There are as many existing models of reparation as there are victims of human rights abuse. Since harms are suffered, first and foremost, at an individual level, in these models reparation tends to be responsive to the individual victims’ worldviews and needs. However, there is one commonality: in all these models, perpetrators must acknowledge the harm they caused. Once acknowledged, most harms will be half-solved, and will be less contested. The problem, however, is that in most cases atrocities were perpetrated by faceless agents of the state and of state institutions. With no one to take responsibility for slavery and colonialism, healing and reparation—let alone closure—will not be accomplished. Are there any alternatives to these models of reparation?

An Alternative Bottom-Up Reparation Model

The Global South was involved in developing the Global North; hence the citizens of the South must be included in the economies of the North as equal citizens and not as an invading, unwanted, and dispensable Other. Acknowledgement, followed by inclusivity, must be instituted as reparation not only for colonialism but for other crimes against humanity, such as the Euro-American slave trade (a better term than “Transatlantic slave trade,” since the Atlantic Ocean never enslaved anyone), apartheid, genocide, and epistemicide. As an alternative reparation model, the Western model of the state must be rethought and then reconstituted—away from the nation-state and toward the citizen-state. This citizen-state will be characterized by the will to live (not to power), a paradigm of peace (not of war), a paradigm of inclusivity (not of difference), and the survival of all (not just of the fittest).

The reconstitution of the state is the most viable form of reparation available to both the perpetrators and the victims, who must be reconstituted as survivors.

As a concept, the legacy of colonialism is contestable, because for its victims colonialism never ended: it simply mutated, adapting to the many challenges it faced, including decolonization processes and Must Fall movements, among others. Rethinking and reconstituting the state away from the nation-state and toward the citizen-state is the best model of reparation for those who continue to suffer from the persistence and effectiveness of the colonial infrastructure.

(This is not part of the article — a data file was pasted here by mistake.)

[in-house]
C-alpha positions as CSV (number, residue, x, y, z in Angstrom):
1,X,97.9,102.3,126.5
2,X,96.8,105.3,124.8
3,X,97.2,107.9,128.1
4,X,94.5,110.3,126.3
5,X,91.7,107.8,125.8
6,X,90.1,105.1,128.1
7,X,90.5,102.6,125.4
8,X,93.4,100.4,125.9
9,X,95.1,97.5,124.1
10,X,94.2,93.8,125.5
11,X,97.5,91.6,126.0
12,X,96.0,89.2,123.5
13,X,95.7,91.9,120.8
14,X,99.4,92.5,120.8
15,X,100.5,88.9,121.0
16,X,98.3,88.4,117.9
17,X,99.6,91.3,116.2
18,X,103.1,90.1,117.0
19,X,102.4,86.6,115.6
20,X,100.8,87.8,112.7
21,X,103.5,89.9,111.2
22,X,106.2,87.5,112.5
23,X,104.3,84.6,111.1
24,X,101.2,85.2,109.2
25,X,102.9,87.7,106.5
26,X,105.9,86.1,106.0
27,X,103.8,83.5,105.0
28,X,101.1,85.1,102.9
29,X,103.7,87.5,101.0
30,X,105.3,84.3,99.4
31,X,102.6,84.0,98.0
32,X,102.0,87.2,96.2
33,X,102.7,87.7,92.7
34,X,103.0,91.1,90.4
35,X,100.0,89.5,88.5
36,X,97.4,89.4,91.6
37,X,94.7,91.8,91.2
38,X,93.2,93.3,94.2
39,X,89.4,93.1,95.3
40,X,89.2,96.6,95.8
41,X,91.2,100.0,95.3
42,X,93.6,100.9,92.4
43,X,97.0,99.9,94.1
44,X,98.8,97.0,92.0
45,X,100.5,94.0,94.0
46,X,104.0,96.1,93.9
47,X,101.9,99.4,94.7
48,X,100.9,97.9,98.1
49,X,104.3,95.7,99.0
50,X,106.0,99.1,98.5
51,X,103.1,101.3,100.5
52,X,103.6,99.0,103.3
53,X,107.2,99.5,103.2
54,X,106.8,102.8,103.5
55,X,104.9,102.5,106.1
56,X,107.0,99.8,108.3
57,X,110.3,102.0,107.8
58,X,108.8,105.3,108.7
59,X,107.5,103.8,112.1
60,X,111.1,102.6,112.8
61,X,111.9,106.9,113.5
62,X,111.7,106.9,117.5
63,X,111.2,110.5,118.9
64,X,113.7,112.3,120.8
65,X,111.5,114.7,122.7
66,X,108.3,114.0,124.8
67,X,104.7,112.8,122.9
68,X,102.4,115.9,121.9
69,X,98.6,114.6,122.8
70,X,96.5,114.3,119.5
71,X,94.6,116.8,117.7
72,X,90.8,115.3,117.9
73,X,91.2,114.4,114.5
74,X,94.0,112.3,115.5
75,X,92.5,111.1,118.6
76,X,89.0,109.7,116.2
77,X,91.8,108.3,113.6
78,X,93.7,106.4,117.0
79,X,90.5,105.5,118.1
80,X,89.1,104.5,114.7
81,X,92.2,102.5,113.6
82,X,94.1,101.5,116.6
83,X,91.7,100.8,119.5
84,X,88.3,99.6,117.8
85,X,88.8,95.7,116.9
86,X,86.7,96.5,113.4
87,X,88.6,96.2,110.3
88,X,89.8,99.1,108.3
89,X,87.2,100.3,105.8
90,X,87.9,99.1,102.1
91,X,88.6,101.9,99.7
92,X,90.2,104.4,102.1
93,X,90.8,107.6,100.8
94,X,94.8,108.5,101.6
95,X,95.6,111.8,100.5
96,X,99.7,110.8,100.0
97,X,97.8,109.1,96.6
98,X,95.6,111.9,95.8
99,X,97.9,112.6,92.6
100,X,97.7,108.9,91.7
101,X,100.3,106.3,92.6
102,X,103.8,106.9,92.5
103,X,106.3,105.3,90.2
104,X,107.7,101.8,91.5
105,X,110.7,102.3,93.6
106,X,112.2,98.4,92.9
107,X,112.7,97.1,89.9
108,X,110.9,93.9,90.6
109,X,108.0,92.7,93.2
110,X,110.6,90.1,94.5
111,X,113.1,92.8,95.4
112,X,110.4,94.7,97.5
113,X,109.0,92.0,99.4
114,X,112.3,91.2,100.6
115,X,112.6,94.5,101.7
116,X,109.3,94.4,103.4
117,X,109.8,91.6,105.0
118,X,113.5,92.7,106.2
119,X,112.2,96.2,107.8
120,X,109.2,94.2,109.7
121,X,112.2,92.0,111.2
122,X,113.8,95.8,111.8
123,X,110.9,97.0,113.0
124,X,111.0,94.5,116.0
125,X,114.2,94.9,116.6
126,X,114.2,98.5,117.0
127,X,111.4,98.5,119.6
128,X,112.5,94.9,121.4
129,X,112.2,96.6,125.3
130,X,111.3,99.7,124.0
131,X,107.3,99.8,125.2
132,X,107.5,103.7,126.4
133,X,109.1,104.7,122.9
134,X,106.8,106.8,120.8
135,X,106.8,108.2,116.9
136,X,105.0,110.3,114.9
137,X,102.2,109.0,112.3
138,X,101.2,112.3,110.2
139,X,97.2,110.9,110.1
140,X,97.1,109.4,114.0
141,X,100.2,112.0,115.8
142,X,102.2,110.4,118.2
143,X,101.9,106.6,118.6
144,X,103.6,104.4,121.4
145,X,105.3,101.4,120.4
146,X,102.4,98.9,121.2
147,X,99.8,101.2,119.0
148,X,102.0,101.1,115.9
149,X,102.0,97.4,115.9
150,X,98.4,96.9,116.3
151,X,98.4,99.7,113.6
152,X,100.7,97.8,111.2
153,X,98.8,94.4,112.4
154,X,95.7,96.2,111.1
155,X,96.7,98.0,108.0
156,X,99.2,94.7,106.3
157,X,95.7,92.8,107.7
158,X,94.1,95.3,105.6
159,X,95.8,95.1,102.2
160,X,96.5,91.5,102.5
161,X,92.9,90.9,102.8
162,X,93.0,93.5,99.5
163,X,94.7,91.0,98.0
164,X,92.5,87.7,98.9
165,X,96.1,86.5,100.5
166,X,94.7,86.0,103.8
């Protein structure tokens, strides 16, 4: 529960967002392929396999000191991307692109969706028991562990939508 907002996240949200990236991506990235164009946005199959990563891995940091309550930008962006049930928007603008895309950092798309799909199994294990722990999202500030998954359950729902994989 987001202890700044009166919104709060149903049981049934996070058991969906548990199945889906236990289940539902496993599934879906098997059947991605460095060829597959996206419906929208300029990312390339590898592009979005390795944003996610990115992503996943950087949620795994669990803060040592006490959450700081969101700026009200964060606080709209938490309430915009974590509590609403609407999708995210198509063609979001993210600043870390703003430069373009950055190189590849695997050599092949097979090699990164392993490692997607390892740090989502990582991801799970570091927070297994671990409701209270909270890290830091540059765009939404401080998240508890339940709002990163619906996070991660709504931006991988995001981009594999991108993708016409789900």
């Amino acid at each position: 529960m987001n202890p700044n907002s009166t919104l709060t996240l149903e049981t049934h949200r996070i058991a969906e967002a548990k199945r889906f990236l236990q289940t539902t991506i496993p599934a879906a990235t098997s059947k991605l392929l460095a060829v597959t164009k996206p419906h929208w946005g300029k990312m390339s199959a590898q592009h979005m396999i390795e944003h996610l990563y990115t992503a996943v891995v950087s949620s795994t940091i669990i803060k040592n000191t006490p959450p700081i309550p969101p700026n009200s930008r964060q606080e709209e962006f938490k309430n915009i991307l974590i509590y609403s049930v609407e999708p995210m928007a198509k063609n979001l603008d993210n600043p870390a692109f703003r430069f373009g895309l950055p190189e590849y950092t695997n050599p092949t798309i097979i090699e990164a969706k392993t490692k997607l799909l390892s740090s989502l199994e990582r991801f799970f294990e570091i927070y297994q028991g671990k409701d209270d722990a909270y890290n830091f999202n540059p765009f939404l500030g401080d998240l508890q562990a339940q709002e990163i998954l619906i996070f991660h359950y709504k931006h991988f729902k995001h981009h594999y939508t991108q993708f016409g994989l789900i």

Everisto Benyera

Everisto Benyera is an associate professor of African politics in the Department of Political Sciences, University of South Africa, Pretoria.

Epistemicides is the systematic and deliberate destruction of existing knowledges. This is effectuated by deliberately giving legitimacy to one set of knowledge and making others invisible or even illegal.

The Reconquista was a period of brutal genocidal campaigns on the Iberian Peninsula (modern-day Spain and Portugal), during which the Castilian monarchy sought to create a homogenous national homeland for Christian Spaniards by converting or expelling Africans, Muslims, and Jews. The main perpetrators were Queen Isabella I (1451–1504) and King Ferdinand V (1452–1516) of Castile.

Colonialism operated through three main systems:
  1. Violence was used to initiate, routinize, and maintain colonialism.
  2. Extractivism took labor (in the form of slaves), natural resources, and epistemologies (human knowledge).
  3. War was waged to deny the colonized their humanity.


[1] Colonialism constituted not only the occupation of the land of the colonized. It was also, most importantly, a dispossession of the colonized peoples of their knowledges, institutions, networks, and ways of life, which were replaced with those of the colonizers.

[2] The Treaty of Westphalia, signed in Westphalia, Germany, ended the brutal Thirty Years’ War (1618–1648), which was fought predominantly between Catholics and Reformists over the control of Europe. The treaty established the principle of state sovereignty, wherein countries do not interfere in each other’s internal affairs. Ironically, after swearing never again to interfere in this way, the same European countries met in 1884–85 in Berlin to partition Africa among themselves, inaugurating the colonization of the continent.